Fmr. commissioner: “Mental and moral gymnastics” required for Suiter suicide ruling
BALTIMORE (WBFF) - Baltimore’s former top cop walked away from FOX45's questions about criticism he faced from the Independent Review Board into Detective Suiter’s death.
In a radio interview, Davis defended his statements, and lack thereof, to the public and detectives investigating the case.
Outside a Hampden Dunkin’ Donuts, former police commissioner Kevin Davis walked away from our questions about the Independent Review Board.
After four months of gathering facts and interviewing witnesses, the board found Suiter killed himself. The board also found Davis “was less than candid with the public on several occasions.”
On WBAL Radio’s C4 show, Clarence "C4" Mitchell IV interviewed Davis for almost an hour.
"C4" asked him: "Did you lie to the public when you came in front of us?"
Davis replied: "I did not, and I resent it. The word 'misled' is used throughout the IRB report. That’s synonymous with 'lie,' in my book. I resent it. It’s untrue."
(According to a word search of the IRB report document, the word “misled” shows up once. It is not used in mention of Kevin Davis.)
The report shows Davis kept information from homicide detectives about possible crimes committed by Suiter.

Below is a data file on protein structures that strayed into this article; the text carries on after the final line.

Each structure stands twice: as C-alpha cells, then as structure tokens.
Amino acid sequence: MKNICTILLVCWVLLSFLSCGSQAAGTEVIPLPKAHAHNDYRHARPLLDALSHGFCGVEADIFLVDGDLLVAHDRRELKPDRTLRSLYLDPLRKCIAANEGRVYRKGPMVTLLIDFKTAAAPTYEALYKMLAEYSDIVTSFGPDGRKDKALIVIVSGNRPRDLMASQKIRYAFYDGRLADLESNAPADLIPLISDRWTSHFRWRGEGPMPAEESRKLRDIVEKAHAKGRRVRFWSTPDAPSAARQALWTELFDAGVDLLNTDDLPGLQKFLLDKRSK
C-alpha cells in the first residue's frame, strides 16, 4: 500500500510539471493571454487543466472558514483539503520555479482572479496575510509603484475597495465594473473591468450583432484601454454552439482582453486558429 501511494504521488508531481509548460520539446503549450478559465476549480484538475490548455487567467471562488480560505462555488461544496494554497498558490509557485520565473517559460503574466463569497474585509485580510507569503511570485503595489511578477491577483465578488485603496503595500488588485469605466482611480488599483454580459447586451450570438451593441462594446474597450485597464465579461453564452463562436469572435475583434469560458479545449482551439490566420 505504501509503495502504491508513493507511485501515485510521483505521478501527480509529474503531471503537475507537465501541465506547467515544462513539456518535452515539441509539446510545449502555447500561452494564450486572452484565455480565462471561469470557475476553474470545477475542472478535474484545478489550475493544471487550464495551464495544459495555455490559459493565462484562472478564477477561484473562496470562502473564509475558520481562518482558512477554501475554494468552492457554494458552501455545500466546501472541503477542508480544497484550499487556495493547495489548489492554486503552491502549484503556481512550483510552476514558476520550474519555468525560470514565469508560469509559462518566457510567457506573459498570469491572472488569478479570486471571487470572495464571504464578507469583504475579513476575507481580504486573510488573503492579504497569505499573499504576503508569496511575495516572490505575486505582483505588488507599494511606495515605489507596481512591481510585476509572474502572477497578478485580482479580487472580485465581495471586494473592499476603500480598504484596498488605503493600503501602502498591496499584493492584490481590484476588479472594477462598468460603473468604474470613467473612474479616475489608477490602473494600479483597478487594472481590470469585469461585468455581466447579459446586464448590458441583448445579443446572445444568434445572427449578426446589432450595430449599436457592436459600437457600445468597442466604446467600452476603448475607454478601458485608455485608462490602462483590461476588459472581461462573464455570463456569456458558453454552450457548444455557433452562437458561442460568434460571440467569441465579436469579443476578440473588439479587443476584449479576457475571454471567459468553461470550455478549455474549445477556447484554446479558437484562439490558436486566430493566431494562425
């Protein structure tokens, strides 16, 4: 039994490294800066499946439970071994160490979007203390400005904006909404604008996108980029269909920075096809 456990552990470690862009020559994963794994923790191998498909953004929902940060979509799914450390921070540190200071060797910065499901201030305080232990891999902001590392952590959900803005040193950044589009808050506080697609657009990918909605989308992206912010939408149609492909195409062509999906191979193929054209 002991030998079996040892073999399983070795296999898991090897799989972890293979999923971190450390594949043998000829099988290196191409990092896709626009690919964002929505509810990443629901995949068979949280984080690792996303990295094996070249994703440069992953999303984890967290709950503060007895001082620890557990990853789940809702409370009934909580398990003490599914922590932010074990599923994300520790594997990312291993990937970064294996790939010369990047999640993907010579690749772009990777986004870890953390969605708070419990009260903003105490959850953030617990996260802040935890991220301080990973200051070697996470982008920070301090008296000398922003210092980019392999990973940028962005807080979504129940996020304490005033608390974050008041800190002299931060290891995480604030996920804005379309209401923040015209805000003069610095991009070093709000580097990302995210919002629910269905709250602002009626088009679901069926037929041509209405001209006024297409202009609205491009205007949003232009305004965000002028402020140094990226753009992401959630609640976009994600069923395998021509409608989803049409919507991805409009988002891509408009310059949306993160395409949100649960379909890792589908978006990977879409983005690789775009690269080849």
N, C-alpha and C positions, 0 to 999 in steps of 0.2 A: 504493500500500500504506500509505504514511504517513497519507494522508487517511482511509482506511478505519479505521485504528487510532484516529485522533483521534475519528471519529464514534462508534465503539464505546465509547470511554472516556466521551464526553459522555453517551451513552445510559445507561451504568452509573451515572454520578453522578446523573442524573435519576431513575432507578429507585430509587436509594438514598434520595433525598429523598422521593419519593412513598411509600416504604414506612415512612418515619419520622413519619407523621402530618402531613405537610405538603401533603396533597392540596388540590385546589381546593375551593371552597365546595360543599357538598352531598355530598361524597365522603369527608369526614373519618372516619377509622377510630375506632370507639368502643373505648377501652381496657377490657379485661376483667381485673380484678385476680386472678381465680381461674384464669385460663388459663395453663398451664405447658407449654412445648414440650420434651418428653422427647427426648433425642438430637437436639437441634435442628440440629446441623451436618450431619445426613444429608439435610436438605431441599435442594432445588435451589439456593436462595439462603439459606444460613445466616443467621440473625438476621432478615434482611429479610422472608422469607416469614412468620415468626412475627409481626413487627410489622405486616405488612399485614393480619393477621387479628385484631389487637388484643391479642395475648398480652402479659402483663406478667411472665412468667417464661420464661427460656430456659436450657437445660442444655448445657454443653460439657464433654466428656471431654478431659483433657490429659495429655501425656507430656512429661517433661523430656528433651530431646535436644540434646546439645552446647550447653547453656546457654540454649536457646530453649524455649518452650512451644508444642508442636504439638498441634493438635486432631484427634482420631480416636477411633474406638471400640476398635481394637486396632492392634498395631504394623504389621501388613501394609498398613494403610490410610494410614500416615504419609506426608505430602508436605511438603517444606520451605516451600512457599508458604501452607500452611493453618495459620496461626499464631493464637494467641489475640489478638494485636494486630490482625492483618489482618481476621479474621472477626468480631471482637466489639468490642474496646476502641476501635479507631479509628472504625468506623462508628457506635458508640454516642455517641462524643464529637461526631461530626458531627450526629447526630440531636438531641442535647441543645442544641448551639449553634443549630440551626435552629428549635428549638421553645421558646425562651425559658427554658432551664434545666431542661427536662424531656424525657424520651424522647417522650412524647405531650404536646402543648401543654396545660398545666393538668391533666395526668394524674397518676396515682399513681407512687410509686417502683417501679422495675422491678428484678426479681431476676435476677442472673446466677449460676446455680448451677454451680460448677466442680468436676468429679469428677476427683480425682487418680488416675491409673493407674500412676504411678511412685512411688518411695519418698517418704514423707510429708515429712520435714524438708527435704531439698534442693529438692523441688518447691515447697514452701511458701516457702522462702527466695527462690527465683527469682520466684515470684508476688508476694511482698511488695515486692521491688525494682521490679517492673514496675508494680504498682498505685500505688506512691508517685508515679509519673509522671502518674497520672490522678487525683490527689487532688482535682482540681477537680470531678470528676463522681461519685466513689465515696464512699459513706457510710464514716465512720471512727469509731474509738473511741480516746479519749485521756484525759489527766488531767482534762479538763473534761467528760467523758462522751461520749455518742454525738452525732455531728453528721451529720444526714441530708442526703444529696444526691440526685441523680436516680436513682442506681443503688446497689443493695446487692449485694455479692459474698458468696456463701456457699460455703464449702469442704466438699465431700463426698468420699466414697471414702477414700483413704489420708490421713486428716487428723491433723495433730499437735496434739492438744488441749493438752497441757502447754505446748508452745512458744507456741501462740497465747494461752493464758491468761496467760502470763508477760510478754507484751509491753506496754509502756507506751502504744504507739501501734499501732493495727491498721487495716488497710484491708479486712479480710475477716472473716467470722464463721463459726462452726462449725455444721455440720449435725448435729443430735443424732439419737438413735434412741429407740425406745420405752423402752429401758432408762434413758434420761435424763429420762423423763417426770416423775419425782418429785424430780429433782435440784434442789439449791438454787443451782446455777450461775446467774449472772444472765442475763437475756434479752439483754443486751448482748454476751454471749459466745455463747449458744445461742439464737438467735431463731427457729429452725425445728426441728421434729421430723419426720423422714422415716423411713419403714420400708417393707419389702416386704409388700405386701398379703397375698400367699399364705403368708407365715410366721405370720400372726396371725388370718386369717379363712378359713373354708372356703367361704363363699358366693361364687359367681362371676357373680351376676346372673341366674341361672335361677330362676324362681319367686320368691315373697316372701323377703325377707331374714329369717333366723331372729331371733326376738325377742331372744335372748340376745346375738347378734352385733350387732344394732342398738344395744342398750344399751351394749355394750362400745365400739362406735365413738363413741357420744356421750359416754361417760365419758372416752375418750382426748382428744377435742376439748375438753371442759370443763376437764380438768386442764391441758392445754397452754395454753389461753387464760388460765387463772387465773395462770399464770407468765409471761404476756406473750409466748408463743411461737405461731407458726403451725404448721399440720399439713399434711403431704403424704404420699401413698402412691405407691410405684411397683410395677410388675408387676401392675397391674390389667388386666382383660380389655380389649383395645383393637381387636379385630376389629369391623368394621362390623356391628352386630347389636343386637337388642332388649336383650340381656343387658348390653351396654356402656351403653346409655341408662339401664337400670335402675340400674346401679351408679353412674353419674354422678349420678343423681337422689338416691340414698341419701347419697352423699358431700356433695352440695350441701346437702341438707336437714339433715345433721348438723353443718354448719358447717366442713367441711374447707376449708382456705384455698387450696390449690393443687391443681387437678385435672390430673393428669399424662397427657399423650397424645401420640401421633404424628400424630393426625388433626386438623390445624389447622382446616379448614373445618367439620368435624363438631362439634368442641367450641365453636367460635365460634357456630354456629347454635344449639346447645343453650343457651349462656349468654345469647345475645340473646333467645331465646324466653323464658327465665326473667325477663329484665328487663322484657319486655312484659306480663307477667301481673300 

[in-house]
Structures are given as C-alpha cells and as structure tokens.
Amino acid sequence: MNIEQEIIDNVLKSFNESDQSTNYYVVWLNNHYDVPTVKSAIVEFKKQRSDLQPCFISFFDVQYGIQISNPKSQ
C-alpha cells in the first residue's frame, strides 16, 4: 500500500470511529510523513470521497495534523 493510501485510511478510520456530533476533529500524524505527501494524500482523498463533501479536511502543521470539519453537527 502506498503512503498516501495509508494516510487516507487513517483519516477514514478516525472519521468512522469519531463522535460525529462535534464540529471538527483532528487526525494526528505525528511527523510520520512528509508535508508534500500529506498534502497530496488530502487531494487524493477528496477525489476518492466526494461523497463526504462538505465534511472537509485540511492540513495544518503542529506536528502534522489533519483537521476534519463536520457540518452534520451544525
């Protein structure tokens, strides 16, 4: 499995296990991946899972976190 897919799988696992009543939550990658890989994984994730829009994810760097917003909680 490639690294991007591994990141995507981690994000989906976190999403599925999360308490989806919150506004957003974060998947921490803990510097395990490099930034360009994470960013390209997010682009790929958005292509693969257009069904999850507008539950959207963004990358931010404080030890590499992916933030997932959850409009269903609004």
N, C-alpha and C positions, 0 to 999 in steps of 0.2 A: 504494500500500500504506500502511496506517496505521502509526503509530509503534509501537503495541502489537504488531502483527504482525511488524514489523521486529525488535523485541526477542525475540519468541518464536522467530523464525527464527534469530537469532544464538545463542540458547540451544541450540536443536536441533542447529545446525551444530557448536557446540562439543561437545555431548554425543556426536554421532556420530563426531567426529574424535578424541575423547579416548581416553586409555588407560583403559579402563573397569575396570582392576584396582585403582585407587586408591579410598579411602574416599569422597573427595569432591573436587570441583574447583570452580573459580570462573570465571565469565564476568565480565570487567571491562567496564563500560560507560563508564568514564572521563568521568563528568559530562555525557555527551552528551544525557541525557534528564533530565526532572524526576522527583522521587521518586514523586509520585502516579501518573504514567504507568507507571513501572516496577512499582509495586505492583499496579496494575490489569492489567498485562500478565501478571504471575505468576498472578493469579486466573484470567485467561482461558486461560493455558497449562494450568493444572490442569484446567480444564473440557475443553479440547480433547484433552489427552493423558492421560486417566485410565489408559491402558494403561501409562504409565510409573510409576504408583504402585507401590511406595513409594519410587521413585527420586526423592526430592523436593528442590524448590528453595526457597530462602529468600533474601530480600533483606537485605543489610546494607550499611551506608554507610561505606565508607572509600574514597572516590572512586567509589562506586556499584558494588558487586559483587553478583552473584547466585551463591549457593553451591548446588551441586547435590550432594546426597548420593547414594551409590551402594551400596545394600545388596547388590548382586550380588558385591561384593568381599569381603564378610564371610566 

Davis told "C4": "Sean Suiter was not a dirty cop. He was not a target of their Broken Boundaries investigation, and they had no evidence to suspect that he was involved in criminal misconduct. Sean Suiter has not been charged with any crimes. The Broken Boundaries investigation led to the indictment of 8 Baltimore police officers in the Gun Trace Task Force."
While Davis says it is possible Suiter killed himself, he says the board made assumptions about the state of Suiter’s mind that may have led to suicide.
Davis said: "The mental and moral gymnastics that this report requires you to go through to reach a conclusion of suicide doesn’t add up."
Despite the board’s finding that Suiter committed suicide, the homicide case remains open, and Suiter’s death is still officially ruled a homicide by Maryland’s Medical Examiner.